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Mine has this and I assumed it vented the sight tube to keep it from air locking.
 

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Discussion Starter #574
(y) Thanks! I'll keep it on the new tube.
 

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(y) Thanks! I'll keep it on the new tube.
In the manual it state the tube is for a sight fluid level and the last built unit of the 400 had the filter looking piece for a vent and the housing is a baffle to keep dirt out of it. JD calls it a fuel filter but it is not really. they still sell them. I purchase one for mine.

I attached another steering adjustment with all the steps list.
 

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Have you tried this mod to improve steering? It's in my list to do here shortly.

 

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Discussion Starter #577
I'm going to do a correct and complete alignment before making any mods. I'm inclined to leave things stock unless there's a big advantage gained. I don't see where the shortened turn radius would fall into that category. It's more a 'nice to have' thing. I don't have a mow deck or do any pylon racing so wouldn't be a value added.
 

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I don't see where the shortened turn radius would fall into that category. It's more a 'nice to have' thing. I don't have a mow deck or do any pylon racing so wouldn't be a value added.
It's called maneuverability, and it gets to be considerably more than merely 'nice to have' when a loader is involved. Tack a hoe to the back end and it gets to be more like 'critical' than 'nice to have'.

Turning radius becomes very important when the shortest third of your tractor is the space between the axles.

After over 1000 hours on my SCUT, I'm still beating stuff up with the back blade, that sticks out behind the tractor almost as far as the back hoe, while making sure the loader bucket doesn't do the same to something at the front of the tractor.

Given a choice between a long turning radius with power steering, and a short turning radius with manual steering, well, let's just say that experience teaches one how to compensate for the armstrong steering quite nicely, thank you very much. You CAN"T compensate for a long turning radius.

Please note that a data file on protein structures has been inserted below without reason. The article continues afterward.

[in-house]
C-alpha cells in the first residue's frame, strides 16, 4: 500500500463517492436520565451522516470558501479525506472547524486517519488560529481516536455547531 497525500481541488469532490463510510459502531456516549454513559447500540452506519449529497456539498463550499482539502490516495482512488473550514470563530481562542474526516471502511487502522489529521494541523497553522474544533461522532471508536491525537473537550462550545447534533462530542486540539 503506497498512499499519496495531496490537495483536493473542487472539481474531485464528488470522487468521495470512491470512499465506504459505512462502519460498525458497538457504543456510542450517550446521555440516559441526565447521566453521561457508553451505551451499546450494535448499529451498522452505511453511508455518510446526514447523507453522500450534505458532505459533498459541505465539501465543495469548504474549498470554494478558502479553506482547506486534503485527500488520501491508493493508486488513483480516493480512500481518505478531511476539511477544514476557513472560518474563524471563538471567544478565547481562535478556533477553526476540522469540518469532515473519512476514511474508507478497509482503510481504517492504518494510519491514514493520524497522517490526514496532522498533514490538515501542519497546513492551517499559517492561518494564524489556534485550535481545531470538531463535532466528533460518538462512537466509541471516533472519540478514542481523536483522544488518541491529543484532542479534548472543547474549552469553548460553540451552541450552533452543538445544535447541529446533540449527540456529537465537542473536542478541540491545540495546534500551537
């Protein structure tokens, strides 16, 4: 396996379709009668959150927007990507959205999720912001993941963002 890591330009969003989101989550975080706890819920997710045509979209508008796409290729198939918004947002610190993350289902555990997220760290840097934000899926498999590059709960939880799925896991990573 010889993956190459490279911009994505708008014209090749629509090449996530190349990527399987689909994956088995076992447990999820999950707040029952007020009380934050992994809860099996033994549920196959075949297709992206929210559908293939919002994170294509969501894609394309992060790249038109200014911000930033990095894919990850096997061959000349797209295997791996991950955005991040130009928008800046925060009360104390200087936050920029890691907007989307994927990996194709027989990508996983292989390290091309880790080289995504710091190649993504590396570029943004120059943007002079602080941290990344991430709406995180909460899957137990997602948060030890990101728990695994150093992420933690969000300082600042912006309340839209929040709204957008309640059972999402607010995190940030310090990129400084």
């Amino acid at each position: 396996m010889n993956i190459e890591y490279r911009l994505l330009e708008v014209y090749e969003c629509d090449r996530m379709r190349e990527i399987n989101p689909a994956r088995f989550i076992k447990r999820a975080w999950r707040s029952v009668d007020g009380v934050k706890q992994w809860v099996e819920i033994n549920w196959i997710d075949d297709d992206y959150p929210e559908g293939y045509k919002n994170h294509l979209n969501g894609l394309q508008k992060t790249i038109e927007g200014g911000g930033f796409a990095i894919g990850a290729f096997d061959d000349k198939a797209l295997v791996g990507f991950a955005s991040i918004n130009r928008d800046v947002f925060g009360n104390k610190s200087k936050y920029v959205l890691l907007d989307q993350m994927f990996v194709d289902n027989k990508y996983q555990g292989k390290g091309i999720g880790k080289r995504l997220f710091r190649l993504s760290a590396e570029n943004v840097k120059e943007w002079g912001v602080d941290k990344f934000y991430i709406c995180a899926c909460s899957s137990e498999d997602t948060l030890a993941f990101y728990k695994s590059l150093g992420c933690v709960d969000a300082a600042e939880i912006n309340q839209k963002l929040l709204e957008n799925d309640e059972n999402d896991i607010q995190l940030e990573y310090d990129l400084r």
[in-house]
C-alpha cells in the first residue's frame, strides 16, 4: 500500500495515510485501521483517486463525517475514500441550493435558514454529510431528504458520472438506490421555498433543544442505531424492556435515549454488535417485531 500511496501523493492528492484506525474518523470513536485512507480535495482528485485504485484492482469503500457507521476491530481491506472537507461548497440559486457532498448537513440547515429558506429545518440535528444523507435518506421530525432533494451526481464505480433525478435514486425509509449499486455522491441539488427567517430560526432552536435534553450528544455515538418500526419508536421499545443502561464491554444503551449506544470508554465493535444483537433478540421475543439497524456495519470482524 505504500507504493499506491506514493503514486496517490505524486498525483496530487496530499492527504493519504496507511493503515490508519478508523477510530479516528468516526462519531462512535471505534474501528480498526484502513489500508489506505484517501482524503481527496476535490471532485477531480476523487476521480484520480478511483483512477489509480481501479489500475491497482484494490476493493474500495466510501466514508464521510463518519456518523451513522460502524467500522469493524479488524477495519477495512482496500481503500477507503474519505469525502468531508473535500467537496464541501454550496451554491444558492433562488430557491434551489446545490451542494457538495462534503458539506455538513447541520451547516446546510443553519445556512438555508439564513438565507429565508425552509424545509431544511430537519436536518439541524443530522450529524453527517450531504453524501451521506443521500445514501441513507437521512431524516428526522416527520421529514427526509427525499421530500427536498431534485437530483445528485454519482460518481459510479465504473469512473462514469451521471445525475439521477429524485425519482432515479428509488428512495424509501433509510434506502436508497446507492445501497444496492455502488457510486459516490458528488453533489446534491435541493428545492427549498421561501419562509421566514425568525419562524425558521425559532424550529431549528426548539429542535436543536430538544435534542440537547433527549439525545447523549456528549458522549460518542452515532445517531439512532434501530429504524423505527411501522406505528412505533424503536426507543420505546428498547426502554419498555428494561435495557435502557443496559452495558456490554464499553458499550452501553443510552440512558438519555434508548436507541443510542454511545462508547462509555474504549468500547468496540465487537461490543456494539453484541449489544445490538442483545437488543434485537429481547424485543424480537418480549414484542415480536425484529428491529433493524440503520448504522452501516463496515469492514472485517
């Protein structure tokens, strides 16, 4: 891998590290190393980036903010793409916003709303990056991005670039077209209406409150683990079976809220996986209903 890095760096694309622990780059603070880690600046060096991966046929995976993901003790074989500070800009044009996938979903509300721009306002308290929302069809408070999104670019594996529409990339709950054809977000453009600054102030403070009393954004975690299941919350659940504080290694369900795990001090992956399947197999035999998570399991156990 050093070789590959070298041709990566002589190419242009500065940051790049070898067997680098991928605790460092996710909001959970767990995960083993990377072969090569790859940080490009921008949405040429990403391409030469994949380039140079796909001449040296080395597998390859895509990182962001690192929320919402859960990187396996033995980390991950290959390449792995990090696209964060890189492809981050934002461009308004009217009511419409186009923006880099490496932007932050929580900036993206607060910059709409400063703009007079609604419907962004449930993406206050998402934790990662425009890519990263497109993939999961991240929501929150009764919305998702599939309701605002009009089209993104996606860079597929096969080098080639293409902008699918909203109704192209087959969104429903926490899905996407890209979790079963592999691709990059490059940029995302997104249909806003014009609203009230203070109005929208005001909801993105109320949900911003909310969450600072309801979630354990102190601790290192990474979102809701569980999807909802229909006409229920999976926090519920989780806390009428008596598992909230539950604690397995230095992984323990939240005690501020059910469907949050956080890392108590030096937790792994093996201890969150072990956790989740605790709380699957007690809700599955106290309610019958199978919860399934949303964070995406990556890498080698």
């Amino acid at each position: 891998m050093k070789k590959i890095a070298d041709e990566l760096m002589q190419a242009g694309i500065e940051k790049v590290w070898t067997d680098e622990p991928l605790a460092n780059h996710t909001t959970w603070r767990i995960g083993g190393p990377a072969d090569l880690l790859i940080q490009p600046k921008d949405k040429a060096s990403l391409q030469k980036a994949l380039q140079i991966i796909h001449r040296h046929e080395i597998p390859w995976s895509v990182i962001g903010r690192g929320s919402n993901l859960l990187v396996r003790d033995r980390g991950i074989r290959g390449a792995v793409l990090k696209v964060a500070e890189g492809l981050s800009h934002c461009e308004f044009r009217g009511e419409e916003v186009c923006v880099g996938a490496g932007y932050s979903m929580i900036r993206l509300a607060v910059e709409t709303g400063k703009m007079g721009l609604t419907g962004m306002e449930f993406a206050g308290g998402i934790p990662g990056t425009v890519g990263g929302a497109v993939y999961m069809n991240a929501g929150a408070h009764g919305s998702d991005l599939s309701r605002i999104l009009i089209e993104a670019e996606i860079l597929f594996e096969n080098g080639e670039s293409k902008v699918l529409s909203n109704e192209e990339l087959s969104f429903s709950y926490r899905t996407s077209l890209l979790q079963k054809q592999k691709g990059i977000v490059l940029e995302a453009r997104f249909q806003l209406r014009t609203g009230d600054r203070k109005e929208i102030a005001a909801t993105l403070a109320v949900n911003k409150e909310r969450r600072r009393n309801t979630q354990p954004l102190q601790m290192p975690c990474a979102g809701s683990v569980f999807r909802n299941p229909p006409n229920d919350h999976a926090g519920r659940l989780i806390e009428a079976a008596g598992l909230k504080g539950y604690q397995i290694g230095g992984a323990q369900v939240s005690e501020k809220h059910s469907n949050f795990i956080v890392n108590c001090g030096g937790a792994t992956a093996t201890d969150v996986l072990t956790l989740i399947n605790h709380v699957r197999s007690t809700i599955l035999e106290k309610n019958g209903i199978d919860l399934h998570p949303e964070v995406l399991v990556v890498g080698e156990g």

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Discussion Starter #579
I get it Tudor and will give further consideration. I can see where the tractor would be in trees or other tight spaces where a shorter radius would help. I'm going to get everything aligned and operating before making mods. One change at a time. I think mine might be limited by the front attachment hanger, which it's already close to in a full chock turn. Once correctly centered it may have more room.

Rear wheel was jacked so the transmission could be engaged and get the oil moving through everything. I noticed the wheel was wobbling on the axle... Had to use a 3 foot breaker bar on the castellated axle nut after soaking in penetrating oil. Of course it would look like it sat in a field for a while. As expected, the brake shoes are like new because they are rarely, if ever, used. Will sand the shoes and drum to freshen up. Use Chassis Saver to coat the inside back of wheel, brake housing plate and brake shoe against rust. Use marine grease on the spindle.

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Discussion Starter #580
For those following my adventure who aren't aware - I have a parallel thread on the Hydraulic forum for questions about that system.

I don't want to repeat posts on this one so if you want to follow you can find it here: JD400 with FEL and backhoe: Oil? Extra tank?